Who Decides What Our Purpose Is?

For probably as long as humans have existed, we have questioned what the meaning of life is. We have constantly wondered about the purpose of not just human life, but all life. In trying to answer our own questions, we have often turned to either one god or several as an explanation, who have created everything we see in all manner of fantastical ways. This has led many people to come to rely on religious/spiritual leaders and sacred texts to explain the world to them and teach them the true purpose of their lives, and the true purpose of all life, for it is thought that purpose is as tangible and as real as the nose on your face. However, I have a problem with this reasoning and, more importantly I suppose, I have a problem with its outcomes.

There are really only two ways for people to be able to know what the purpose of their life is: feeling it or knowing it. The “feeling it” way is exactly what it sounds like, there is something in your brain that acts like a switch so when you have managed to find your purpose the switch flips and produces a feeling that tells you your purpose has been found and it’s just a matter of continuing to look for your purpose until the switch flips and you don’t have to rely on anyone else to tell you although they may be able to tell you what the feeling of finding your purpose will be like. Whether this switch was placed inside your brain by some sort of god or by a happy accident of evolution, or both I suppose, is really up to each person to decide for themselves. I really don’t have much of an issue with this way of finding our purpose other than being somewhat sceptical about the idea that there is some sort of mechanism in the brain to help us find our purpose but, ultimately, what our purpose is is for us to decide and who am I to tell other people what is going on in their own head without first sticking them inside a massive MRI scanner. Maybe we each only have one purpose in life or maybe we have any number of purposes that our brain will accept and it just so happens we tend to only find one, sort of like the questions surrounding the idea of soulmates. Although, let us at least accept that, with this way of finding our purpose, we will most likely find several “purposes” before we find our true purpose the same way people have several “the ones” throughout their lifetimes.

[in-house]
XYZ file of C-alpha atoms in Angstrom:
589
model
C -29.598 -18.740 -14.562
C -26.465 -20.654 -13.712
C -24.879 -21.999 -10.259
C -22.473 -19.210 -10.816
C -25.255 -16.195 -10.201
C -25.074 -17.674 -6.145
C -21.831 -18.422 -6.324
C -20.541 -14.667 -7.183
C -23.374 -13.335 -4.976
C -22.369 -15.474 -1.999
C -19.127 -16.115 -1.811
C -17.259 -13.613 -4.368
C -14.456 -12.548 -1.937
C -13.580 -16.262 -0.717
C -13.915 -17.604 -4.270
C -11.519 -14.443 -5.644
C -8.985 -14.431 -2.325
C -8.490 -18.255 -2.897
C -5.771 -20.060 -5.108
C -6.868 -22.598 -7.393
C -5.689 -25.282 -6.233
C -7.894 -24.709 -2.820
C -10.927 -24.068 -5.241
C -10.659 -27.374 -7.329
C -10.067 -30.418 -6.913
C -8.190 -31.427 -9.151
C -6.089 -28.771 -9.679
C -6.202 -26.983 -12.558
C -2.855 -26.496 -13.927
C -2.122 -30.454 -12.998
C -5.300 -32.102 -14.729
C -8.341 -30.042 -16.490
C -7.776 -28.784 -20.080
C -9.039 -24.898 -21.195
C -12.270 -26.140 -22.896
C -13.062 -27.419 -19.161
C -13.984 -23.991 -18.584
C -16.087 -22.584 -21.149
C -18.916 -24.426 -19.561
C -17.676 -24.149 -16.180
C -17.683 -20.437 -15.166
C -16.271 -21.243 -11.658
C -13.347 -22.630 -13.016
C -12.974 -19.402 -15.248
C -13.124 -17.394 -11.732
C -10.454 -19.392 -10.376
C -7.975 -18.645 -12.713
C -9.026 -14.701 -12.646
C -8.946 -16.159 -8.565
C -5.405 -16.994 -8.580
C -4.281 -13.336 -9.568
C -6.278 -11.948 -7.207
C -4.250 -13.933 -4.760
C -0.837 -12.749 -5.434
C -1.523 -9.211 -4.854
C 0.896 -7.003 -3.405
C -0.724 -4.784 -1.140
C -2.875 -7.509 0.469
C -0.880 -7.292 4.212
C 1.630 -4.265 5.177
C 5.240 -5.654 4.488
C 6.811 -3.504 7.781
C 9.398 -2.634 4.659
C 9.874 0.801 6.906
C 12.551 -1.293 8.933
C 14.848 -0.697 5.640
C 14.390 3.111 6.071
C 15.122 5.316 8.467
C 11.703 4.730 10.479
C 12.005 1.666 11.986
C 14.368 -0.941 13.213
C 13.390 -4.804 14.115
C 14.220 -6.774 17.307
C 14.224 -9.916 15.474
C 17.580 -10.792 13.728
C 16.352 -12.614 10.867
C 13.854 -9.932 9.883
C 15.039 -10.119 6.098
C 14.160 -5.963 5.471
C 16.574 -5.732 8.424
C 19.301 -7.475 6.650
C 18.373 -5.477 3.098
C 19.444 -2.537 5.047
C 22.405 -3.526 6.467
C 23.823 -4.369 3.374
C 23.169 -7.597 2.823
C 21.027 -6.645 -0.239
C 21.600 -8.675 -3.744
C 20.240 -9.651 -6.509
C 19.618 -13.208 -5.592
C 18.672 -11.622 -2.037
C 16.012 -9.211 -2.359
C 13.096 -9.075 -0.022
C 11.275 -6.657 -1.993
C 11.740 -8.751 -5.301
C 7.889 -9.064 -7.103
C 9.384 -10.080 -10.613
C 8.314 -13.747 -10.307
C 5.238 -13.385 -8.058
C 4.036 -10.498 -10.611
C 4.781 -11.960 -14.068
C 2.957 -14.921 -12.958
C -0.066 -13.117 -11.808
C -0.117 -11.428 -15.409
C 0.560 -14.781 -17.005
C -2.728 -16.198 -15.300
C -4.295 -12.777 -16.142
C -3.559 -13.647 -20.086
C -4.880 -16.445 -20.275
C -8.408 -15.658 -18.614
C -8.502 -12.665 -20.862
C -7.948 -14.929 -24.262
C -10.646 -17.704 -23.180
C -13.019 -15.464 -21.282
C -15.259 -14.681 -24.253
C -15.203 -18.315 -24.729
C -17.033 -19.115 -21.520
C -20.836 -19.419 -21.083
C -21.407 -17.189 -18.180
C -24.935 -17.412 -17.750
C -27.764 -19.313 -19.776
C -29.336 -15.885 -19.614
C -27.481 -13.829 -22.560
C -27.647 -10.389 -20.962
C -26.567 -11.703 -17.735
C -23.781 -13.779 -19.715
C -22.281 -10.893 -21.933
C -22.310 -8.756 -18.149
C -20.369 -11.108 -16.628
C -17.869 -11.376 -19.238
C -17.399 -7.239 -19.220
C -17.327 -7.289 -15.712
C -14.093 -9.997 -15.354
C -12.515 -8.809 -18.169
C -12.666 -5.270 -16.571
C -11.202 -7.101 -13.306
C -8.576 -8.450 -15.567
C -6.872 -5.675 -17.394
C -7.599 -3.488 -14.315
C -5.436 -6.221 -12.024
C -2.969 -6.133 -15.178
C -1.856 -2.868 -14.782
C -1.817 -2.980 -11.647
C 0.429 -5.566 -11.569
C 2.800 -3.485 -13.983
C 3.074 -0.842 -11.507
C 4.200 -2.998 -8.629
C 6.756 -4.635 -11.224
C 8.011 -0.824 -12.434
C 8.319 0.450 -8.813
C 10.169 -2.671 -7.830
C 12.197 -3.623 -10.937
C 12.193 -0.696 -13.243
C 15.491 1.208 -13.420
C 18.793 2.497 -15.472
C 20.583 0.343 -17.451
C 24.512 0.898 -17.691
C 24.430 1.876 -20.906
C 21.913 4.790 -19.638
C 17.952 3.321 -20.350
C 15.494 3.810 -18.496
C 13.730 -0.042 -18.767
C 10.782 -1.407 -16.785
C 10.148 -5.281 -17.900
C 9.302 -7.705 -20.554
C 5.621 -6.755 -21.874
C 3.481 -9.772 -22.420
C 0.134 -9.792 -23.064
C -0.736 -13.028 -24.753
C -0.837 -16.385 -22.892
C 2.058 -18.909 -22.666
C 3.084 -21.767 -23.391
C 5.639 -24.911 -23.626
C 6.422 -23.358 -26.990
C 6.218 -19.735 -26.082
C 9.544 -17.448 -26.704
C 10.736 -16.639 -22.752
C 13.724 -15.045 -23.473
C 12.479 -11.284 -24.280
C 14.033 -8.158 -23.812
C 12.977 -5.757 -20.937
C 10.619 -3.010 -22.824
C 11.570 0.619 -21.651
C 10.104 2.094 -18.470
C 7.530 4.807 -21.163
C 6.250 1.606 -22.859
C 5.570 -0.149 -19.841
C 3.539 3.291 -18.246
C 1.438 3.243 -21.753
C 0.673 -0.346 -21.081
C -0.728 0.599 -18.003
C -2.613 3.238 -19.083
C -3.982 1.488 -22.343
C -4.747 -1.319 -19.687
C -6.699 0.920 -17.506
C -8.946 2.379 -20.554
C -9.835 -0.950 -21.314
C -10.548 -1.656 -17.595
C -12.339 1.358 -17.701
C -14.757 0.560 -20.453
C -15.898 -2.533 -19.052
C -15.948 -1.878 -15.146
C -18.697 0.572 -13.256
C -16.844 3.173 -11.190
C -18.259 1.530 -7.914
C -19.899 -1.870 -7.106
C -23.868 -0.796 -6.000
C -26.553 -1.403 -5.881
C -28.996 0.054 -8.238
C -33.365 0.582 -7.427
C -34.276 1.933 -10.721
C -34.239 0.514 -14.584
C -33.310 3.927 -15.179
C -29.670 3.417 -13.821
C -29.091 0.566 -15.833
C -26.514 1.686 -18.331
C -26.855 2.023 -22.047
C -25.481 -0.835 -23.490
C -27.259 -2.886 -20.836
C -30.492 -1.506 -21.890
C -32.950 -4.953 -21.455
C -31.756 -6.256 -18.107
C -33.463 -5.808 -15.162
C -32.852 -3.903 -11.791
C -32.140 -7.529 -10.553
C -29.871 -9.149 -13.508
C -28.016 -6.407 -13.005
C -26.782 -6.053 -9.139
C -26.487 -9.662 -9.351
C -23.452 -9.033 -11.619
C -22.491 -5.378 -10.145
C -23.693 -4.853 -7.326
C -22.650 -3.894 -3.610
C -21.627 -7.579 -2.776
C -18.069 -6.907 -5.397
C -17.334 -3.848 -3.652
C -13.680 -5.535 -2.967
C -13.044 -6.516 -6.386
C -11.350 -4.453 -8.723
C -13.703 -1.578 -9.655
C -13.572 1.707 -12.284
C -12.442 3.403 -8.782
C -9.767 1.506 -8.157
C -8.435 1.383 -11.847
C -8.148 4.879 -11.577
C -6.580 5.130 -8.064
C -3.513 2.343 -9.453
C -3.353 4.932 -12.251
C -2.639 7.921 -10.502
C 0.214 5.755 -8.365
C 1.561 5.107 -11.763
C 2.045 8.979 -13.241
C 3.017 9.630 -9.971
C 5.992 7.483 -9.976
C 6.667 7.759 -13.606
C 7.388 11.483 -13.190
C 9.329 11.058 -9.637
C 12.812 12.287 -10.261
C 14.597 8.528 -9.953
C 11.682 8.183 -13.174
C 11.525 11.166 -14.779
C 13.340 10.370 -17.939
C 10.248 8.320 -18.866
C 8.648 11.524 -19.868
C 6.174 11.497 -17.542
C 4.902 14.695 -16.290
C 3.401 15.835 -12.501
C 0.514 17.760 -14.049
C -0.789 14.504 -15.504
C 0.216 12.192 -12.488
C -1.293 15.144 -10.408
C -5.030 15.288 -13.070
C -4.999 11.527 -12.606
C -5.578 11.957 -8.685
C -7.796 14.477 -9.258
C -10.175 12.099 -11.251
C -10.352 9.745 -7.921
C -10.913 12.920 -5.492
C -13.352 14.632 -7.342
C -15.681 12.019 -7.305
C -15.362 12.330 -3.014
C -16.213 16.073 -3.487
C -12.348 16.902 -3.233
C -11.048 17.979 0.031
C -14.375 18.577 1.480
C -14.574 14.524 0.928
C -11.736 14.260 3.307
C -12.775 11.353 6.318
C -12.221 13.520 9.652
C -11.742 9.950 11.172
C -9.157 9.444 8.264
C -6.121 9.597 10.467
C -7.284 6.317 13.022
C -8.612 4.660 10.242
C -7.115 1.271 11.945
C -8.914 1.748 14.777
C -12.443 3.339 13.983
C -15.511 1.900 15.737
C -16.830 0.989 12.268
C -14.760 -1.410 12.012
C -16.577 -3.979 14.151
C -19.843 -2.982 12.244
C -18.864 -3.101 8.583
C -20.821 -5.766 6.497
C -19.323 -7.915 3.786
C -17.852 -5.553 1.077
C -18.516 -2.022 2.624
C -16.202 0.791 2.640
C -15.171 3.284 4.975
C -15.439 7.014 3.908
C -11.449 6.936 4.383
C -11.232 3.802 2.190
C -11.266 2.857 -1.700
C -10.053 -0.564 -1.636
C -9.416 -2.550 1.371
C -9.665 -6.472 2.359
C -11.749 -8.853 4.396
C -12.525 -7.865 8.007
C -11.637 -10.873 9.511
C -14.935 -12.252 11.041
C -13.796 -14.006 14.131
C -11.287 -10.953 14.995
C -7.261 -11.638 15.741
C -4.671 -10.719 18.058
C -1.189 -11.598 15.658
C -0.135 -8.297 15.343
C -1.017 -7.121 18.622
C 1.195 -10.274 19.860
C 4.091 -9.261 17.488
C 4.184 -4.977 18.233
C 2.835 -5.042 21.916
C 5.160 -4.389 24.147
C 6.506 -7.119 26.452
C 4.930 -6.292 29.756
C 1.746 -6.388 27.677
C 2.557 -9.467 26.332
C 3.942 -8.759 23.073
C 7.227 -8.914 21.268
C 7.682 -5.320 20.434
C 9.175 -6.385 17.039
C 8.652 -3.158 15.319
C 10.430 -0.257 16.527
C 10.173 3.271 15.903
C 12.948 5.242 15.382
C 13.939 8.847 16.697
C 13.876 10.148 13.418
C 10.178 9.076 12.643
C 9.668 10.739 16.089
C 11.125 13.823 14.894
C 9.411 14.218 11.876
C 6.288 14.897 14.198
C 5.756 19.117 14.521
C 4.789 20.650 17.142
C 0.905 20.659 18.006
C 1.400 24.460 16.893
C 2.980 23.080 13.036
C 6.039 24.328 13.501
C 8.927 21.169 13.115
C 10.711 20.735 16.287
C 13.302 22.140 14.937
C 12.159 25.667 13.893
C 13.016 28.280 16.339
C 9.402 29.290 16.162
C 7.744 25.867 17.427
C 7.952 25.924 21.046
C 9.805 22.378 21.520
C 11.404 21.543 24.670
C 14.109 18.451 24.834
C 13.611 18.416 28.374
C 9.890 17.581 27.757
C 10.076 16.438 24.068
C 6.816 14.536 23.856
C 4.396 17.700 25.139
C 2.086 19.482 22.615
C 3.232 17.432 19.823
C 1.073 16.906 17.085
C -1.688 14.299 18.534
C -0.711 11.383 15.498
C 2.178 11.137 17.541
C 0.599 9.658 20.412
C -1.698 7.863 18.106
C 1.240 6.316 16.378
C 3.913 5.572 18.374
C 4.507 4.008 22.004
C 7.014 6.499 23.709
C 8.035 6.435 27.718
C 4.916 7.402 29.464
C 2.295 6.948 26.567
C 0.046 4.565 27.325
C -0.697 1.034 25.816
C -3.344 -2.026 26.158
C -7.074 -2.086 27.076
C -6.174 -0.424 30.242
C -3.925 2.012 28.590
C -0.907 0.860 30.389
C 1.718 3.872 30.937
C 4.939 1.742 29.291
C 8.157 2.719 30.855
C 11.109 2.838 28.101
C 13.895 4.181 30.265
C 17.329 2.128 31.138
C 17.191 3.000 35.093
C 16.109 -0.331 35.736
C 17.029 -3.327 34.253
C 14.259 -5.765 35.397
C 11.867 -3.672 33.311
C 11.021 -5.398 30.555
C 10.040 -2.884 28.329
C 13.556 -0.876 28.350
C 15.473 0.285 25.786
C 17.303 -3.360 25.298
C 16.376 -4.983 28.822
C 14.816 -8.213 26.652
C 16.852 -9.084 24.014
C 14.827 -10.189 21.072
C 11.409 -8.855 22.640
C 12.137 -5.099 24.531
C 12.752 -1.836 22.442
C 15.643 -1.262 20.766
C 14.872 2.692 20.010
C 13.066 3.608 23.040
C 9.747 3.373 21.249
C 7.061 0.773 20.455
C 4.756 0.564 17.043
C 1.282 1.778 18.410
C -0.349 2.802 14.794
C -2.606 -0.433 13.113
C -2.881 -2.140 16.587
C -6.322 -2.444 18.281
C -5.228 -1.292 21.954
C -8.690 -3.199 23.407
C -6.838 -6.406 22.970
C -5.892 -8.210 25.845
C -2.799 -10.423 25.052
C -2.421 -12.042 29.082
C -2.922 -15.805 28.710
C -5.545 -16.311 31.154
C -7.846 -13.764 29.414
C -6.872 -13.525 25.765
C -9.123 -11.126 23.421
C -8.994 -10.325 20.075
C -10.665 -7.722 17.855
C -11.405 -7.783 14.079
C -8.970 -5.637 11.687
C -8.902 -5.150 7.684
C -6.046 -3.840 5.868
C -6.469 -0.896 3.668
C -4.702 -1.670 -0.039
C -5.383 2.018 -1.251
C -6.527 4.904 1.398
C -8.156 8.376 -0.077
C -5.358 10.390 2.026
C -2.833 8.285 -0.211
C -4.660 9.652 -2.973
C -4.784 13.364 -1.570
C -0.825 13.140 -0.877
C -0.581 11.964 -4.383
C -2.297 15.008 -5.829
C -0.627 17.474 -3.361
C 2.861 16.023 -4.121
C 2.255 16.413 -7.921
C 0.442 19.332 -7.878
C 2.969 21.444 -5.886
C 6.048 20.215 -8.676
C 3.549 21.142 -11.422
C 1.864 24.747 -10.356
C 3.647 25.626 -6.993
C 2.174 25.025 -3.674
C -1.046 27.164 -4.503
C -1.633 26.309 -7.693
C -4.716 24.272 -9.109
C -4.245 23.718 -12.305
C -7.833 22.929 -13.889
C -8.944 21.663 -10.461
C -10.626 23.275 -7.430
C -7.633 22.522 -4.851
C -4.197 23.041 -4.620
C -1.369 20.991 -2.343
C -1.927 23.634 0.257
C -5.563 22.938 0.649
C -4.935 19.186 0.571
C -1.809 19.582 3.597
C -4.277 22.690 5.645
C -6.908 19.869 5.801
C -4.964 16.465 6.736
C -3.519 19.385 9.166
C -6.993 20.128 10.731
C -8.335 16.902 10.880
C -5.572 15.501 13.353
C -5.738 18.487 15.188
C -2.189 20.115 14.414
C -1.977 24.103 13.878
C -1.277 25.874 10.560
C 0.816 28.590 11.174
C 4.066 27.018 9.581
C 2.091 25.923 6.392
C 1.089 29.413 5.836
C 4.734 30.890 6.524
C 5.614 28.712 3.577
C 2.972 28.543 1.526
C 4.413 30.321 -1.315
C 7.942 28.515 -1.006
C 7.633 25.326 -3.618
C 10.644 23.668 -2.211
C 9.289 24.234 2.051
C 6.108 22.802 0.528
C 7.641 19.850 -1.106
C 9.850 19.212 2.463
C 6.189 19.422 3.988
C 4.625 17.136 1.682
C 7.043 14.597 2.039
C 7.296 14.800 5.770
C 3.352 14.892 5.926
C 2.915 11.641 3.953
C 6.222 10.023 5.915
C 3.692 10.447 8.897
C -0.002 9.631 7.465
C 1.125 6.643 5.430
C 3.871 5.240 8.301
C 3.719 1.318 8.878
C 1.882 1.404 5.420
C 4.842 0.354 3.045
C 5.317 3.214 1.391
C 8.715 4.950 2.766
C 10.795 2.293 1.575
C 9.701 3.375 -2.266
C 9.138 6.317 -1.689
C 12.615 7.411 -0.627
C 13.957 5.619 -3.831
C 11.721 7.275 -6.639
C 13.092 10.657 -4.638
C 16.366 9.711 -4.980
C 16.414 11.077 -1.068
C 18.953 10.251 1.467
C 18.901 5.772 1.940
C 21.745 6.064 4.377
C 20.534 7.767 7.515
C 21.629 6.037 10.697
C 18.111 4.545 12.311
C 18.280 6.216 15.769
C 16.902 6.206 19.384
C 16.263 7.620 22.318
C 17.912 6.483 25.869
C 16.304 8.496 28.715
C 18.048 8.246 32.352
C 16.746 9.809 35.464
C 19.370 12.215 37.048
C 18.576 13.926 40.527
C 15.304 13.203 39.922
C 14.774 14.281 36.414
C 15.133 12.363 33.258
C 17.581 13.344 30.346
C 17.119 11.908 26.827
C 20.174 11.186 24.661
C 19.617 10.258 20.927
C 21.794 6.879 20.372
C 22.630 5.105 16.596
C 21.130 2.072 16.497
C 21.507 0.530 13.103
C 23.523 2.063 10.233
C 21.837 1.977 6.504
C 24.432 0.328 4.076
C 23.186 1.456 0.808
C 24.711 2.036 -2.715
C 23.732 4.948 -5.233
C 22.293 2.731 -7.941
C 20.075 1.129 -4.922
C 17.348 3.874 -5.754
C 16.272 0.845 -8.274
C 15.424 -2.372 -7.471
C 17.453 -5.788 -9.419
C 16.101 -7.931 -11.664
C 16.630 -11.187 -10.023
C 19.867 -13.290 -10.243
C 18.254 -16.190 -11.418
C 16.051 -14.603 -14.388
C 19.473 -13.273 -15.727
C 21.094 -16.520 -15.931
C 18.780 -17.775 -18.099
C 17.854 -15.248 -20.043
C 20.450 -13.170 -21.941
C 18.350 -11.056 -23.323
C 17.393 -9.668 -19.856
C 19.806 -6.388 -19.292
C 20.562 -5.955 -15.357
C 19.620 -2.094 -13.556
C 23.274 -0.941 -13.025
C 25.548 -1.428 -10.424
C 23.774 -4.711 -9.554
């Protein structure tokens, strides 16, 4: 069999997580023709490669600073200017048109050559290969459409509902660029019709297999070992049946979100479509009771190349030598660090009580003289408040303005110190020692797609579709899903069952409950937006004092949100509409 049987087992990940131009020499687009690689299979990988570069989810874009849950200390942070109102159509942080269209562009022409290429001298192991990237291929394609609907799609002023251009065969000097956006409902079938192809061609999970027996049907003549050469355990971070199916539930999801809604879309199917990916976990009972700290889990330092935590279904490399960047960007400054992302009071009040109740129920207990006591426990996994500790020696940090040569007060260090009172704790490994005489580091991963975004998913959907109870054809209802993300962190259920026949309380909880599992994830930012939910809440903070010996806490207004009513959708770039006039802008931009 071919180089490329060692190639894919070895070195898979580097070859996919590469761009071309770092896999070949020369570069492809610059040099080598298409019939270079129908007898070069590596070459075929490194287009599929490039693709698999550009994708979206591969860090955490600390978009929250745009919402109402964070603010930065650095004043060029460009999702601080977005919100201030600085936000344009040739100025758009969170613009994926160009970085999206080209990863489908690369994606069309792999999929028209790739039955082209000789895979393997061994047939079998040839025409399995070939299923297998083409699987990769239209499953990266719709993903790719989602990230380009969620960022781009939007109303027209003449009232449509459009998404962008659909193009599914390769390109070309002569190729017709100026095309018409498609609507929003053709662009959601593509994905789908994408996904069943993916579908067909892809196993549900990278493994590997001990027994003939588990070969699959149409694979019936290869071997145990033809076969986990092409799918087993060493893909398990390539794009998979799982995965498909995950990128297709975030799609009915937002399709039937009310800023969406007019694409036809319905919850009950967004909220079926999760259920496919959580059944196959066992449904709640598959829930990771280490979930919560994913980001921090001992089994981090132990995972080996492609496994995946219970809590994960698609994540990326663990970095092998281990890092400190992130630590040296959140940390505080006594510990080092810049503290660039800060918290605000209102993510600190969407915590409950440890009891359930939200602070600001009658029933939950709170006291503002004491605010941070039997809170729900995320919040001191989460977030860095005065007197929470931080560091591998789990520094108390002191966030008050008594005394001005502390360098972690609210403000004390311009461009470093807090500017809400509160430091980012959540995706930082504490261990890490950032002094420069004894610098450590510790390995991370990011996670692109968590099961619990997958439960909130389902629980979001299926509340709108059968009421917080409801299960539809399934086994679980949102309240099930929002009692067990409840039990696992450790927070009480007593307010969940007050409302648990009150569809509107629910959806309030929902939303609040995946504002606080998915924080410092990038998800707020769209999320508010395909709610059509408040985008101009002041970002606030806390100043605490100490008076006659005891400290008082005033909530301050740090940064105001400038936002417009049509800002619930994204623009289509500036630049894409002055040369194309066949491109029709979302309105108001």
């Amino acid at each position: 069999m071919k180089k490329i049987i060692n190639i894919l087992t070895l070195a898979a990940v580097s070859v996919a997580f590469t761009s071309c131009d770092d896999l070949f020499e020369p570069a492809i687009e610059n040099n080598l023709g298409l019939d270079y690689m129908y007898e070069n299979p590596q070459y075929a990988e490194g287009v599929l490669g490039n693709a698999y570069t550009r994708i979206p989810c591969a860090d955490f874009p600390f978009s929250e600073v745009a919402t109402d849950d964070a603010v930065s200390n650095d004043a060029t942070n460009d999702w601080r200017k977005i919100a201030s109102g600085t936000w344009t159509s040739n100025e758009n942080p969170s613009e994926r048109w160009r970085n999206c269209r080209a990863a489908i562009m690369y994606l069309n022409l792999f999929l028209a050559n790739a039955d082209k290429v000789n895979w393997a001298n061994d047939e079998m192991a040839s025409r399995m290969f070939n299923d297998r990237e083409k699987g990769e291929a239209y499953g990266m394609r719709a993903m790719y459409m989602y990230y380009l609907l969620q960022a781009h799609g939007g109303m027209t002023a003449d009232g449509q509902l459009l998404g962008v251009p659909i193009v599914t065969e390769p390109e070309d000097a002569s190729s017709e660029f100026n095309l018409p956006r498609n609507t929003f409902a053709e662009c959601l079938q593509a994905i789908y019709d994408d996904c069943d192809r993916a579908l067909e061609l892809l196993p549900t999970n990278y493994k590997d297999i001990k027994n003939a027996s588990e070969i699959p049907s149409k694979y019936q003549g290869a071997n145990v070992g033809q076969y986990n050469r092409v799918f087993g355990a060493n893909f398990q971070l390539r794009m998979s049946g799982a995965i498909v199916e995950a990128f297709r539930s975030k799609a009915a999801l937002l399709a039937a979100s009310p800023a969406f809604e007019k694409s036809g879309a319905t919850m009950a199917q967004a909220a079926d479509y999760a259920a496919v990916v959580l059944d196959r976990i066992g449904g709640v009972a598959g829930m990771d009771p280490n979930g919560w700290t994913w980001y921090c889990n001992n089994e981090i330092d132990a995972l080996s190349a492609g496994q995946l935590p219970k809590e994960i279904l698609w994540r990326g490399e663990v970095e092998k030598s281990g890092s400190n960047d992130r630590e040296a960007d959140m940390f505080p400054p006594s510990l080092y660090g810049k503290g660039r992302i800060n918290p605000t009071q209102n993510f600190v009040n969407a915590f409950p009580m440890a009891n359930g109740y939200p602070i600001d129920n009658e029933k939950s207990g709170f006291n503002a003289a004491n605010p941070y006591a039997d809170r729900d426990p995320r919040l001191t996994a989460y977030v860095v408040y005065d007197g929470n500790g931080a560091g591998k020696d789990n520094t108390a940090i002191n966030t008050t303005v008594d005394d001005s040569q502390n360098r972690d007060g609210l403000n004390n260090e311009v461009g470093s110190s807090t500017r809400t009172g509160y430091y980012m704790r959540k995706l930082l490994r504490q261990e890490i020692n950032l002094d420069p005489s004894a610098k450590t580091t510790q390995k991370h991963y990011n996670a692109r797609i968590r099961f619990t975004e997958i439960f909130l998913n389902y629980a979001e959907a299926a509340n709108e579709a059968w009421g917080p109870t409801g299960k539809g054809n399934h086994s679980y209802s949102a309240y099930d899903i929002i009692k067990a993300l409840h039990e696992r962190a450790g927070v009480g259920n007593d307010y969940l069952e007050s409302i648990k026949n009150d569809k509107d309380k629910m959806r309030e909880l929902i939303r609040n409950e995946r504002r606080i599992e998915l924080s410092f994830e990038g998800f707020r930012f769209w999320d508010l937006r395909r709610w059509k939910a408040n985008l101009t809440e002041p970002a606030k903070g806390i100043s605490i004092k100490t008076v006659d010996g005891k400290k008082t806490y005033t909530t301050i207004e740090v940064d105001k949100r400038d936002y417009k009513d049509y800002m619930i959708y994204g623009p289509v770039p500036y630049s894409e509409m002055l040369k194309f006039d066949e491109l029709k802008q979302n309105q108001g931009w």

The other way people can find out the purpose of their life is by simply “knowing it”. There is no biological mechanism involved with this way or “sensing” you have found your path, no instead you are simply to be told what the meaning of life is and what your purpose in it is and you are to just accept it and follow the orders of your spiritual or religious leader without complaint, as it is God’s will. It is only with this way that I have any real problem. I don’t really understand how God’s choice for what you should do with your life is really any different from your own choice if there is no physical or psychological change that comes along with finding your purpose. And yet, those people that believe in this kind of purpose seem to simply take it as gospel (pardon the pun?) that God’s will for your life is objectively more important than your own.